Education; Pawan Kumar Vs. State of Bihar [Patna High Court, 20-05-2016]

Service Law – Distance Education – Lab. Technician (MLT) – terms and conditions of the appointment would depend upon the conditions set out prior to the appointment – all through in the selection process, there was no such stipulation debarring a person with Technical Education through Distance Education mode from applying or participating for being selected for the post. It was only after the third list was issued, that such stipulation came to be inserted in the appointment letter. Such action on behalf of the State does not appear either logical or based on sound rationale and is also against the law with regard to the recruitments.

# Distance Education


IN THE HIGH COURT OF JUDICATURE AT PATNA

CORAM: HONOURABLE JUSTICE SMT. ANJANA MISHRA

Date: 20 -05-2016

Civil Writ Jurisdiction Case No.20837 of 2014

1. Pawan Kumar, aged about 27 years, son of Late Stayanarayan Singh, Resident of village – Sadhwas, P.S. – Dinara, District – Rohtas.

2. Pradeep Kumar, aged about 27 years, son of Kanahaiya Prasad Kharwar, Resident of Village- Bideshi Tola, P.S. – Thawe, District- Gopalganj.

3. Awadhesh Prasad Das, aged about 34 years, son of Late Mahendra Das, Resident of village- Karnawati, P.S. – Mahnar, District- Vaishali.

…. …. Petitioner/s Versus

1. The State of Bihar through the Secretary, Department of Health, Government of Bihar, Patna.

2. The Director-in-Chief, Health Services, Govt. of Bihar, Patna.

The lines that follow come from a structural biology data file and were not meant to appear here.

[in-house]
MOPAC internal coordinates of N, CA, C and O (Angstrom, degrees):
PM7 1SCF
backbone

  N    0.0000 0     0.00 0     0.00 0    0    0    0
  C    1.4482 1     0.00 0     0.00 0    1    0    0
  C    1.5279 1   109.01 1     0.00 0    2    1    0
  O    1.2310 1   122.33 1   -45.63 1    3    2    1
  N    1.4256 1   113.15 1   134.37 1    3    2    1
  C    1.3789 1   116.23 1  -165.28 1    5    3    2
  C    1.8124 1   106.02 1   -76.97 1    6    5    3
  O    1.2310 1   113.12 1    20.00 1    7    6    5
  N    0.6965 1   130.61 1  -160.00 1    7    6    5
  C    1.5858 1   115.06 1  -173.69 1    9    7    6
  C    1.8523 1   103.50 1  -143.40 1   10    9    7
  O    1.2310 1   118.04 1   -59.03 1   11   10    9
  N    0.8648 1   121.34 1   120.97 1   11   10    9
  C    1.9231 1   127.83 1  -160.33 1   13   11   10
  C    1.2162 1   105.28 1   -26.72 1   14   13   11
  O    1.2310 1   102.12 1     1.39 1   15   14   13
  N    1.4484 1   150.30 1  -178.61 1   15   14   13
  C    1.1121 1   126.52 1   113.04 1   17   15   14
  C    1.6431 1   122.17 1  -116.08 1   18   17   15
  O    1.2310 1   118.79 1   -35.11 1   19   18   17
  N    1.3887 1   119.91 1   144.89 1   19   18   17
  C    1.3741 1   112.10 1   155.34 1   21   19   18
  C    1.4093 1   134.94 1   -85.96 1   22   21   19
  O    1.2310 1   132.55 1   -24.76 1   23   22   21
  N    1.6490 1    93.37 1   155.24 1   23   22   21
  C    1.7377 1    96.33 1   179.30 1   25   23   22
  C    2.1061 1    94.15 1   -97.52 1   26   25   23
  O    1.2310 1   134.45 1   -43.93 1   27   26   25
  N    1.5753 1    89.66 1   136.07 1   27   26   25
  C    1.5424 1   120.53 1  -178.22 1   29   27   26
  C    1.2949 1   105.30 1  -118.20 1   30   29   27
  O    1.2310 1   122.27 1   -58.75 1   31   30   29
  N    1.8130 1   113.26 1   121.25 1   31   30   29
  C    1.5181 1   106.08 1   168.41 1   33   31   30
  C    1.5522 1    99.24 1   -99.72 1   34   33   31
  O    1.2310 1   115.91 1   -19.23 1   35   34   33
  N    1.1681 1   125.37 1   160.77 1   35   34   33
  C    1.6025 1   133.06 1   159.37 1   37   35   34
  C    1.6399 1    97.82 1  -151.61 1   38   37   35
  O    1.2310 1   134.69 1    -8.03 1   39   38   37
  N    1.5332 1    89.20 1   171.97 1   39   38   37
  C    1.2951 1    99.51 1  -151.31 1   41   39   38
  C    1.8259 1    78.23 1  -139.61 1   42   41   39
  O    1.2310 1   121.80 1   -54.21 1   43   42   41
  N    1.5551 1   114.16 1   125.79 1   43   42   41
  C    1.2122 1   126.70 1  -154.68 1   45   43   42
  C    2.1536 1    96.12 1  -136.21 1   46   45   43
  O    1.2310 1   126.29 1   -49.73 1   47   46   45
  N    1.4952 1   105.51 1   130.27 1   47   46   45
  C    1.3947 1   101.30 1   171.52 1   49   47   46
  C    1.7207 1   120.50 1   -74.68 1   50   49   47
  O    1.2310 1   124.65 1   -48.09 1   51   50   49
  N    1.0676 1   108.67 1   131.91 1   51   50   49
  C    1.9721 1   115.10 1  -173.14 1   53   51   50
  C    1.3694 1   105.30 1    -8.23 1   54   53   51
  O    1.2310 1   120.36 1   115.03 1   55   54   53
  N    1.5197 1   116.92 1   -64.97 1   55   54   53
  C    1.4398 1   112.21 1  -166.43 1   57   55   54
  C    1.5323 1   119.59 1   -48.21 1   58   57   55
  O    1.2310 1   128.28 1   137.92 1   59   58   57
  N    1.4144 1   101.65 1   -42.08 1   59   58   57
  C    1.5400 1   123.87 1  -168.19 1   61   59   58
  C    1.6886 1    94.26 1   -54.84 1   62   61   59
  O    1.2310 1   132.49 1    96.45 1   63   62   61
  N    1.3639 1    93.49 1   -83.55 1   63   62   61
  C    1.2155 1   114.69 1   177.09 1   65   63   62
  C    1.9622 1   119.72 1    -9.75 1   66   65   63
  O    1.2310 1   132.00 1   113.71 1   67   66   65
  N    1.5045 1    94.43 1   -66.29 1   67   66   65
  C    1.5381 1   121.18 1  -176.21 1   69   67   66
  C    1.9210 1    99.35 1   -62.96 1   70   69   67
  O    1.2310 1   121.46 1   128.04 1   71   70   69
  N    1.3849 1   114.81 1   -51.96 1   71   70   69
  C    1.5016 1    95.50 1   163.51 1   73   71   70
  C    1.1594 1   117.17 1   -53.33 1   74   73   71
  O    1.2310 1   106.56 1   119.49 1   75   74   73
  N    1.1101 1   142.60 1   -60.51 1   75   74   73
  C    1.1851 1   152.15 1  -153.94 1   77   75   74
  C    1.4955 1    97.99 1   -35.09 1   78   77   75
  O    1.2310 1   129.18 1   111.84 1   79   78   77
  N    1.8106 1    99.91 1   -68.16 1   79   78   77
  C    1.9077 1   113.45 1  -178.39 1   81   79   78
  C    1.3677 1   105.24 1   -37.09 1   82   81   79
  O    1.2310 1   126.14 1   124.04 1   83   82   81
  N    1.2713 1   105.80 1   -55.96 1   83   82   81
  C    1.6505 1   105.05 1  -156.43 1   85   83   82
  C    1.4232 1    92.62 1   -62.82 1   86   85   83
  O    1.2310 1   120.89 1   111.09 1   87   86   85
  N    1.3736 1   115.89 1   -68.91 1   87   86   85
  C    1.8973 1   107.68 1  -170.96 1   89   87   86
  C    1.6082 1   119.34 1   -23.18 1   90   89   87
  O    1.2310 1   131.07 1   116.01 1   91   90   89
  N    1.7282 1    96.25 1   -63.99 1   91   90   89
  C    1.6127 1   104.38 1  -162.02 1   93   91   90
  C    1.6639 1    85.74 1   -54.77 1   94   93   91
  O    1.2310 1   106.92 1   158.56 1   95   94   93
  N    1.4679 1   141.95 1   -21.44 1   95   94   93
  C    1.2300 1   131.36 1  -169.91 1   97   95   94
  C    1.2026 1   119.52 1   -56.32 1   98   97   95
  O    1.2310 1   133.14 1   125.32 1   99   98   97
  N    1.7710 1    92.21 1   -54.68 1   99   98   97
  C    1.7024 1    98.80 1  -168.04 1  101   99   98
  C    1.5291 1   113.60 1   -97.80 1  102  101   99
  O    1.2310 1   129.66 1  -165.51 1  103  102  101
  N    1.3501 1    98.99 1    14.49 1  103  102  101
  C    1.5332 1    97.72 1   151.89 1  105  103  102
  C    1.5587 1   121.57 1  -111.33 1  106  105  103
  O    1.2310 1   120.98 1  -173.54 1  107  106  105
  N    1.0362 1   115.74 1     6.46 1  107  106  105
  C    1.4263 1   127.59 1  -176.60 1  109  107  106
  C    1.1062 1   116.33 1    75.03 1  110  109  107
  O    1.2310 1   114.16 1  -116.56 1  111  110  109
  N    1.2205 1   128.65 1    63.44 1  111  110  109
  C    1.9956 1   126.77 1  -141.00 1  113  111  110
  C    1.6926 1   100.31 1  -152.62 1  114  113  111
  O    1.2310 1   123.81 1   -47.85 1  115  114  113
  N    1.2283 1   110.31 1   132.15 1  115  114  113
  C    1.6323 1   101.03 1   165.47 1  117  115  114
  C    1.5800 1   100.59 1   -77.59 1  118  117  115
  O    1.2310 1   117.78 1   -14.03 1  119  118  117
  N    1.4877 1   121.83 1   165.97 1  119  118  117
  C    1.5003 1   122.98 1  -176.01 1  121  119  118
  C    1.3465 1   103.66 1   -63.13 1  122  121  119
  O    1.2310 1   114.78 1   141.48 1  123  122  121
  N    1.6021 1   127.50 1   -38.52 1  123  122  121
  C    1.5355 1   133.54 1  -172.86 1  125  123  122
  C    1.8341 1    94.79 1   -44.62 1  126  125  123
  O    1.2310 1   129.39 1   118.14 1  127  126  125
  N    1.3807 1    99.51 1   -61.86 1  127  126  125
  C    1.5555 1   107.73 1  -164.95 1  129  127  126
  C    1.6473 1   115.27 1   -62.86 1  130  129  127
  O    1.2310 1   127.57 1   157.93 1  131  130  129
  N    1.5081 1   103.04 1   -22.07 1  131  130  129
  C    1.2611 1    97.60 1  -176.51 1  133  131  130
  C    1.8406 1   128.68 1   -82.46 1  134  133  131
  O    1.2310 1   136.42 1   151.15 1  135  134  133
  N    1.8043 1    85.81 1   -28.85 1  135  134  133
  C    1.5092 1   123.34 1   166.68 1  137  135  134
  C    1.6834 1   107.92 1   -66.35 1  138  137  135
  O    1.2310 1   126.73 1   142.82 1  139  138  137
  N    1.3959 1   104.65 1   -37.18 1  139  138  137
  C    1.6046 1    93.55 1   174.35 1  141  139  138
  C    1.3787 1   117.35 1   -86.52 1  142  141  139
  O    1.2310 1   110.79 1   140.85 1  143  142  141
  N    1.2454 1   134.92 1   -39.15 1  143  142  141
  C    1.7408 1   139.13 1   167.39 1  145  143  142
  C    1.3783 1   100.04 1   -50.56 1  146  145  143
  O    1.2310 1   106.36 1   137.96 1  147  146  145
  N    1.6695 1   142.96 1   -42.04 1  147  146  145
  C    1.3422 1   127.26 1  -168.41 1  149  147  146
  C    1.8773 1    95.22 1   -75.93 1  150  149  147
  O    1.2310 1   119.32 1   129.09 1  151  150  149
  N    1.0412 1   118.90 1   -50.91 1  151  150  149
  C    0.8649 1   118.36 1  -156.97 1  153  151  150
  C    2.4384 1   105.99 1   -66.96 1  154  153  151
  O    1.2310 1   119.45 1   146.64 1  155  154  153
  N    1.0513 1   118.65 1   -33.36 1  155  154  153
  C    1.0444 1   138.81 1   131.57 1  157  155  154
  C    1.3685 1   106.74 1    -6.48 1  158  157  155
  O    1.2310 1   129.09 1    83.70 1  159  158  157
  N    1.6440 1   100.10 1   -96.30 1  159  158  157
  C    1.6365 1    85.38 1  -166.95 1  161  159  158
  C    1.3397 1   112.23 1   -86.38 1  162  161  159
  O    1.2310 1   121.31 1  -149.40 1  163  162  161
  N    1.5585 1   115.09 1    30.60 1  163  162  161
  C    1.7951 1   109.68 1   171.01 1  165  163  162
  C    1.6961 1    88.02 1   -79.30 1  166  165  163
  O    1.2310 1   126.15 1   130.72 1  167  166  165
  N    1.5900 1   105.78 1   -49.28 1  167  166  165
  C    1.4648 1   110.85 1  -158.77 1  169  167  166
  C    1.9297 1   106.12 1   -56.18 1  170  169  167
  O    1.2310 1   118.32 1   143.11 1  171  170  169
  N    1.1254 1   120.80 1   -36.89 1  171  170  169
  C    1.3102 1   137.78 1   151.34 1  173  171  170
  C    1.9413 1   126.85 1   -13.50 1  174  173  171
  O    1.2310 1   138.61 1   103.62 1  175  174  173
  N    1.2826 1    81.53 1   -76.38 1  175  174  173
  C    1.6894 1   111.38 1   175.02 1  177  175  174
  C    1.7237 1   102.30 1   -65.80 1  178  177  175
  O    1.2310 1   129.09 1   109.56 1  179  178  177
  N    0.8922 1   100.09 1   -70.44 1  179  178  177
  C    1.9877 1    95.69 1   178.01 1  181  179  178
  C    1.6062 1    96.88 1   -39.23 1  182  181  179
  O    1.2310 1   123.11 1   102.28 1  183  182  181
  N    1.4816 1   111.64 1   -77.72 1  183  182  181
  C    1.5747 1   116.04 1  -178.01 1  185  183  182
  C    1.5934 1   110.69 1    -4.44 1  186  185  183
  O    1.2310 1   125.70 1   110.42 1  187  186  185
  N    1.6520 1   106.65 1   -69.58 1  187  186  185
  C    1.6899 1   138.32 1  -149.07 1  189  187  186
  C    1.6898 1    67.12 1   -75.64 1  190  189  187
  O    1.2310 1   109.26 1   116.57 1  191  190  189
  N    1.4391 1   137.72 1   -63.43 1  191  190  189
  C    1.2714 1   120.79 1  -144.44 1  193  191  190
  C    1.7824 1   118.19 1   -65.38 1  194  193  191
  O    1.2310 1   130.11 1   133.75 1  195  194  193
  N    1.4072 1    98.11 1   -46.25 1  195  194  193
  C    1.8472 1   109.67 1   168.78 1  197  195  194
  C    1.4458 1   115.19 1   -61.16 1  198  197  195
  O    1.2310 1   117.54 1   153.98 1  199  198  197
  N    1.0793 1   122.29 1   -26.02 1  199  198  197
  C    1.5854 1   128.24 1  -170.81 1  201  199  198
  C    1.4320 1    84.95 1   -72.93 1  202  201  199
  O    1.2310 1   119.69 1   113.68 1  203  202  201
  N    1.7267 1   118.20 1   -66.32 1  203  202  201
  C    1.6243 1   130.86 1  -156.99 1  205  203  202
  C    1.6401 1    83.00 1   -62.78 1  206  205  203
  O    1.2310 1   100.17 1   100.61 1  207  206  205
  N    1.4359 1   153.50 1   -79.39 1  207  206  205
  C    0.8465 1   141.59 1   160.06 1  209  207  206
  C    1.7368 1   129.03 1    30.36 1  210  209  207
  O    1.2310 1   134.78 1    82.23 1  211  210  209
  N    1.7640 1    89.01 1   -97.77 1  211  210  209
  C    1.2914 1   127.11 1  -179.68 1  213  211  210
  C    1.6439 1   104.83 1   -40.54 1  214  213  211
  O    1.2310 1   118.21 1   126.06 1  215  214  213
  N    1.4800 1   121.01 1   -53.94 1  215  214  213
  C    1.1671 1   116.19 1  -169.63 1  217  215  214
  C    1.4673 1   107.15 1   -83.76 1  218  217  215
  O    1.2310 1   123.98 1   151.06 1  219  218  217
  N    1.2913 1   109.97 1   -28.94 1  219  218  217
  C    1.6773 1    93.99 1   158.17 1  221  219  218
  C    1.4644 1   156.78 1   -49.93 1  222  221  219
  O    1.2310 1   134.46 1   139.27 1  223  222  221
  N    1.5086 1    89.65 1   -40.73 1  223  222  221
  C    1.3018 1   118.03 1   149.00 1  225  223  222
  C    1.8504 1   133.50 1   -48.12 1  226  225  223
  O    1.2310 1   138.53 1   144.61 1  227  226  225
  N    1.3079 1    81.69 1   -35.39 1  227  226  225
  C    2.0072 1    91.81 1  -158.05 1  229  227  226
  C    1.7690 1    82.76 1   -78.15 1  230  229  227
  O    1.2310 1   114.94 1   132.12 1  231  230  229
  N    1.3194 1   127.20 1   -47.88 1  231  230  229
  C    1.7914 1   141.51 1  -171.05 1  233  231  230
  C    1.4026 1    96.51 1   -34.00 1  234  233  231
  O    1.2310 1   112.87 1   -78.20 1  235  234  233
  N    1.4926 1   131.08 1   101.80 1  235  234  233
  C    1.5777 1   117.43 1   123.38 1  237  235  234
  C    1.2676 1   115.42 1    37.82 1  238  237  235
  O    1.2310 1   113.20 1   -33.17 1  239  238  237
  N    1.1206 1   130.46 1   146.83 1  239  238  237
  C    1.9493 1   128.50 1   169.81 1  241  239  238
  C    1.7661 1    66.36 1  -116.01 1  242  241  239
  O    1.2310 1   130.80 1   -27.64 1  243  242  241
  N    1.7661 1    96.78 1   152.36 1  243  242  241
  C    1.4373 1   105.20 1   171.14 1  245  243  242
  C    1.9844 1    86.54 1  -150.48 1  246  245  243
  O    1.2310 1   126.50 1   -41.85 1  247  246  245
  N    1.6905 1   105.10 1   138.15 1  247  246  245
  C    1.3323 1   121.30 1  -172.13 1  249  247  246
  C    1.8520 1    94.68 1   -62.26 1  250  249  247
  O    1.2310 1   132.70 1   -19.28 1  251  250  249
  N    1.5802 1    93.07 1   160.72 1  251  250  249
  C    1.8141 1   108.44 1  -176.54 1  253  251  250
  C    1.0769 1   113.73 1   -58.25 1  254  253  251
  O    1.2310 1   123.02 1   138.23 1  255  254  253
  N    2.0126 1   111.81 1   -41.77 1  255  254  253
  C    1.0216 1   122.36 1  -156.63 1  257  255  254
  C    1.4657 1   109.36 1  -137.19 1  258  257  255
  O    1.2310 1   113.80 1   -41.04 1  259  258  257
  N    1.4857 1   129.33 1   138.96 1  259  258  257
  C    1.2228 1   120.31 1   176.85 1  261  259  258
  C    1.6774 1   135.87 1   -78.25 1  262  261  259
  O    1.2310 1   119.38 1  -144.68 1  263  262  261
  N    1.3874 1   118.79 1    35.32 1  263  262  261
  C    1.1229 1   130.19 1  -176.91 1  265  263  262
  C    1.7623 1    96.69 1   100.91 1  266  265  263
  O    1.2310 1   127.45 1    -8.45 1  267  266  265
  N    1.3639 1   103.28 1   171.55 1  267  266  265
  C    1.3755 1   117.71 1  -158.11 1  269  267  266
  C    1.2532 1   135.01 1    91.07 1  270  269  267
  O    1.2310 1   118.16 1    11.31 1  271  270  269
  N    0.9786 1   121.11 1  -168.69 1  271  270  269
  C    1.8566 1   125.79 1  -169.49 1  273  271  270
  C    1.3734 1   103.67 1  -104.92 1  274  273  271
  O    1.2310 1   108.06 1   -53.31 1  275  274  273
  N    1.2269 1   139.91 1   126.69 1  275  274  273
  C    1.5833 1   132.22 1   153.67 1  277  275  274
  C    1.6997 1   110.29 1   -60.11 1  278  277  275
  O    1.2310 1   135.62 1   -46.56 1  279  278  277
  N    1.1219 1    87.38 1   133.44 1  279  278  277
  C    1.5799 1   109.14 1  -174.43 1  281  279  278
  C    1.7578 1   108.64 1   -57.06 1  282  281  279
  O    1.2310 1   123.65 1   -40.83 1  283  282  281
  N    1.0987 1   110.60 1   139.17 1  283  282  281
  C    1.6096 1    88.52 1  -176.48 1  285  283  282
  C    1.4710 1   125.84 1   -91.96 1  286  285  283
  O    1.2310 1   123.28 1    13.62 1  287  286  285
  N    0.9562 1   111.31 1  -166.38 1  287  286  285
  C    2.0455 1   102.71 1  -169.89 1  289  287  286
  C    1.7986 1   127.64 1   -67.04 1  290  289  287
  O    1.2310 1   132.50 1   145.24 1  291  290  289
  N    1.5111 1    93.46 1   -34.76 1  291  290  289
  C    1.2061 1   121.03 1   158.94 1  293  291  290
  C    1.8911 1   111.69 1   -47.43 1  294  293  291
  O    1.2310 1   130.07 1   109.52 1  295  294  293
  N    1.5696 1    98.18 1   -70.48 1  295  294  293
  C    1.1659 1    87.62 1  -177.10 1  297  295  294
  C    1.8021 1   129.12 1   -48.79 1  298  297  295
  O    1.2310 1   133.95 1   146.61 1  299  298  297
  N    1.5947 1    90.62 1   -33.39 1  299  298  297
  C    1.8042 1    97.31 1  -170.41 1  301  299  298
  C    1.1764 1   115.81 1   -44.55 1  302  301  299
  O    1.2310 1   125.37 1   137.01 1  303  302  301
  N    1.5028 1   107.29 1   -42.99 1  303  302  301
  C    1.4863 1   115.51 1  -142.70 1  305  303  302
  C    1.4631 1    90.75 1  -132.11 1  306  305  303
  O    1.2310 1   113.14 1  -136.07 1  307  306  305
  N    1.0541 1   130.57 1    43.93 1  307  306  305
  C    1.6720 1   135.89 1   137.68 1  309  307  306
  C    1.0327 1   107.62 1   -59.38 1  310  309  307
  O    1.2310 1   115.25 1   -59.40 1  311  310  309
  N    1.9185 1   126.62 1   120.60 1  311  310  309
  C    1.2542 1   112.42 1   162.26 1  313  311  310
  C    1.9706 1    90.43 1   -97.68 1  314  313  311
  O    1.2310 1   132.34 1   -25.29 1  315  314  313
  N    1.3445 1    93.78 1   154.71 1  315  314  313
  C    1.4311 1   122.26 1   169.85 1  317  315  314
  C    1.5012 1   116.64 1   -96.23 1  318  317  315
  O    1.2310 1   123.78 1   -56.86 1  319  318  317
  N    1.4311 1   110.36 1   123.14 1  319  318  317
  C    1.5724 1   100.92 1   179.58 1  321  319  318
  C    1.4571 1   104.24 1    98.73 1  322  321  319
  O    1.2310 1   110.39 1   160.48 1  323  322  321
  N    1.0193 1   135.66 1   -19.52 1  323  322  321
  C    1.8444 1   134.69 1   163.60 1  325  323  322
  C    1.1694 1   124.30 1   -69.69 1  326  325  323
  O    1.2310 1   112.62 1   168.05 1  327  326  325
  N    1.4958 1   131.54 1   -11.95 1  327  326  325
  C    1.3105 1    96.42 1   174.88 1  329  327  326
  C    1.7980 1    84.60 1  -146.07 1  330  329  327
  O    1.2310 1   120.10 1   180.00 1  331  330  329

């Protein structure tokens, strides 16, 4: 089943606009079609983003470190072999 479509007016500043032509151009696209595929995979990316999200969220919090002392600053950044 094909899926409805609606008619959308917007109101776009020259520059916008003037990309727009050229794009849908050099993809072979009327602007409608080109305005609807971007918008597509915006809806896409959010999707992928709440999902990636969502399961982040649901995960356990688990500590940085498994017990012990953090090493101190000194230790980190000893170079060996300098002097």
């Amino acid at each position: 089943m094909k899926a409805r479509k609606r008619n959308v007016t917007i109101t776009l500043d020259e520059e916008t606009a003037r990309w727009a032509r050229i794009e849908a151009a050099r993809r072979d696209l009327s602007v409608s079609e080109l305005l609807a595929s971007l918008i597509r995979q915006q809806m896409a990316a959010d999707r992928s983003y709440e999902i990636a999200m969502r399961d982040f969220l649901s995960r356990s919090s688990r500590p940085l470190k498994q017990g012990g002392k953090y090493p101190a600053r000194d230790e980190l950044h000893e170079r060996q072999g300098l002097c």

3. The Nodal Officer, Para Medical Cell, I.A.S. Association Building, Patna- 14.

4. The Executive Director, State Health Society, Sheikhpura, Patna, Bihar.

5. The Principal, Shree Krishna Medical College, Muzaffarpur.

…. …. Respondent/s

For the Petitioner : Mr. Arup Kumar Chongdar, Advocate For the State : Mr. G.P. Ojha, G.P.-22 For the Health Society : Mr. K.K. Sinha, Advocate

JUDGMENT

In the present writ application, the petitioners seek quashing of letters dated 24.9.2014, as contained in Annexure 13 Series, whereby and whereunder the petitioners’ joining was refused with retrospective date on the ground that they completed their courses from Distance Education. The petitioners further pray for a direction to the respondents to reinstate them on the post on which they were working before the issuance of the aforesaid letters dated 24.9.2014. A further writ/order/direction has also been sought, commanding the respondents to pay to the petitioners their salary and other consequential benefits from the date of termination from service till the date of reinstatement on the post on which they were working after following the due selection process. They have also prayed for payment of arrears of salary for the working period of eight months i.e., from the date of their joining till the date of their termination.

2. The present writ petitioners were appointed after having followed the due process of selection on the post of Lab. Technician (MLT), for which the educational qualifications had been fixed as Intermediate Science/10+2 or equivalent and a pass in Diploma in MLT from a Government recognized institution. The said fact is evident from the advertisement, vide Memo dated 7.2.2008.

3. Petitioner Nos.1 to 3, namely, Pawan Kumar, Pradeep Kumar and Awadhesh Prasad Das, respectively, have passed Intermediate Science from Bihar School Examination Board in different years. Petitioner Nos.1 and 3 are in possession of a pass Lab. Technician Courses (BMLT) from Janardan Rai Nagar Rajasthan Vidyapeeth (Deemed University) (referred henceforth as “JRNR, Vidyapeeth”) whereas Petitioner No.2 has obtained the Lab Technician Course degree from Allahabad Agriculture Institute (now known as “Sam Higgingbottom Institute of Agriculture, Technology & Science”), referred as “AAU” (Deemed University). The said degrees were obtained by the petitioners from Distance Education and both the Universities are recognized by the UGC as well as from the Department of Higher Education, Ministry of Human Resources Development, Government of India, and are also approved from Distance Education Council, New Delhi.